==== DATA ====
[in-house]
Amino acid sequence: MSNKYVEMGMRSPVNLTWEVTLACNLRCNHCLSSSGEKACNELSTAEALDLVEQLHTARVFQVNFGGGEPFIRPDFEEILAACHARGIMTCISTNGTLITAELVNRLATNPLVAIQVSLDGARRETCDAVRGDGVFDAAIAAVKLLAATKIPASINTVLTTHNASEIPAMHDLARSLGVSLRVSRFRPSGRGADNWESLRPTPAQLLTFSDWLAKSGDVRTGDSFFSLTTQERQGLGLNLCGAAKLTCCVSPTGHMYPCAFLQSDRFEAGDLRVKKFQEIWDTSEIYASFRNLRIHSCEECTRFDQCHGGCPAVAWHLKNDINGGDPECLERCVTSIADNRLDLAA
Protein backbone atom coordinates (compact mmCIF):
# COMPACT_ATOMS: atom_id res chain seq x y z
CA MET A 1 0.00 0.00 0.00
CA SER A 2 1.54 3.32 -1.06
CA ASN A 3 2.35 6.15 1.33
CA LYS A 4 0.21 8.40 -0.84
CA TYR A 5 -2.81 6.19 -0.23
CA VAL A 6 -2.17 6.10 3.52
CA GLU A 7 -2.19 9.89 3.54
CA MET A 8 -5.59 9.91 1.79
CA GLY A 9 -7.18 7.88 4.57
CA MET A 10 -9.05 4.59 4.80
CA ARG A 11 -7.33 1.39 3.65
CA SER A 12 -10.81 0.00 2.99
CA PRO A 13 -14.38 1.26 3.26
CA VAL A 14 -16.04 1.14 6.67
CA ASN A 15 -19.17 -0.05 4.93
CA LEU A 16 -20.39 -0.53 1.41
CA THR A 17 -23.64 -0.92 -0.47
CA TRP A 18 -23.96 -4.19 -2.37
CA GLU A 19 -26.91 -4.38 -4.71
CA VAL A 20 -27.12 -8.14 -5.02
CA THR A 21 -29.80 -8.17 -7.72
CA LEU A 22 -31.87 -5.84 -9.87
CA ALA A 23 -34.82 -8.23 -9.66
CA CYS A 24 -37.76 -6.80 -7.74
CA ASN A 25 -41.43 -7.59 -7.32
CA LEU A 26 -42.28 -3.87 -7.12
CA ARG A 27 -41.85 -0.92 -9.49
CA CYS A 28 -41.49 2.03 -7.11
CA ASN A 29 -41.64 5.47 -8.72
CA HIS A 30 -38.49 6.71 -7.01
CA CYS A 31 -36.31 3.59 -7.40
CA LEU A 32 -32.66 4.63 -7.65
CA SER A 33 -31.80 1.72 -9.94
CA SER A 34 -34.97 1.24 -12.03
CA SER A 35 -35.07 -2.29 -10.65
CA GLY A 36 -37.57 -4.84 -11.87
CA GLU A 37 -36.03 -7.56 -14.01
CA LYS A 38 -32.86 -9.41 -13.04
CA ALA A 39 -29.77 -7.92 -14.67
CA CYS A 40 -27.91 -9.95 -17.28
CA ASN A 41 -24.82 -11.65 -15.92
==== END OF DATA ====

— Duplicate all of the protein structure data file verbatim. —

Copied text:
[in-house]
Amino acid sequence: MSNKYVEMGMRSPVNLTWEVTLACNLRCNHCLSSSGEKACNELSTAEALDLVEQLHTARVFQVNFGGGEPFIRPDFEEILAACHARGIMTCISTNGTLITAELVNRLATNPLVAIQVSLDGARRETCDAVRGDGVFDAAIAAVKLLAATKIPASINTVLTTHNASEIPAMHDLARSLGVSLRVSRFRPSGRGADNWESLRPTPAQLLTFSDWLAKSGDVRTGDSFFSLTTQERQGLGLNLCGAAKLTCCVSPTGHMYPCAFLQSDRFEAGDLRVKKFQEIWDTSEIYASFRNLRIHSCEECTRFDQCHGGCPAVAWHLKNDINGGDPECLERCVTSIADNRLDLAA
Protein backbone atom coordinates (compact mmCIF):
# COMPACT_ATOMS: atom_id res chain seq x y z
CA MET A 1 0.00 0.00 0.00
CA SER A 2 1.54 3.32 -1.06
CA ASN A 3 2.35 6.15 1.33
CA LYS A 4 0.21 8.40 -0.84
CA TYR A 5 -2.81 6.19 -0.23
CA VAL A 6 -2.17 6.10 3.52
CA GLU A 7 -2.19 9.89 3.54
CA MET A 8 -5.59 9.91 1.79
CA GLY A 9 -7.18 7.88 4.57
CA MET A 10 -9.05 4.59 4.80
CA ARG A 11 -7.33 1.39 3.65
CA SER A 12 -10.81 0.00 2.99
CA PRO A 13 -14.38 1.26 3.26
CA VAL A 14 -16.04 1.14 6.67
CA ASN A 15 -19.17 -0.05 4.93
CA LEU A 16 -20.39 -0.53 1.41
CA THR A 17 -23.64 -0.92 -0.47
CA TRP A 18 -23.96 -4.19 -2.37
CA GLU A 19 -26.91 -4.38 -4.71
CA VAL A 20 -27.12 -8.14 -5.02
CA THR A 21 -29.80 -8.17 -7.72
CA LEU A 22 -31.87 -5.84 -9.87
CA ALA A 23 -34.82 -8.23 -9.66
CA CYS A 24 -37.76 -6.80 -7.74
CA ASN A 25 -41.43 -7.59 -7.32
CA LEU A 26 -42.28 -3.87 -7.12
CA ARG A 27 -41.85 -0.92 -9.49
CA CYS A 28 -41.49 2.03 -7.11
CA ASN A 29 -41.64 5.47 -8.72
CA HIS A 30 -38.49 6.71 -7.01
CA CYS A 31 -36.31 3.59 -7.40
CA LEU A 32 -32.66 4.63 -7.65
CA SER A 33 -31.80 1.72 -9.94
CA SER A 34 -34.97 1.24 -12.03
CA SER A 35 -35.07 -2.29 -10.65
CA GLY A 36 -37.57 -4.84 -11.87
CA GLU A 37 -36.03 -7.56 -14.01
CA LYS A 38 -32.86 -9.41 -13.04
CA ALA A 39 -29.77 -7.92 -14.67
CA CYS A 40 -27.91 -9.95 -17.28
CA ASN A 41 -24.82 -11.65 -15.92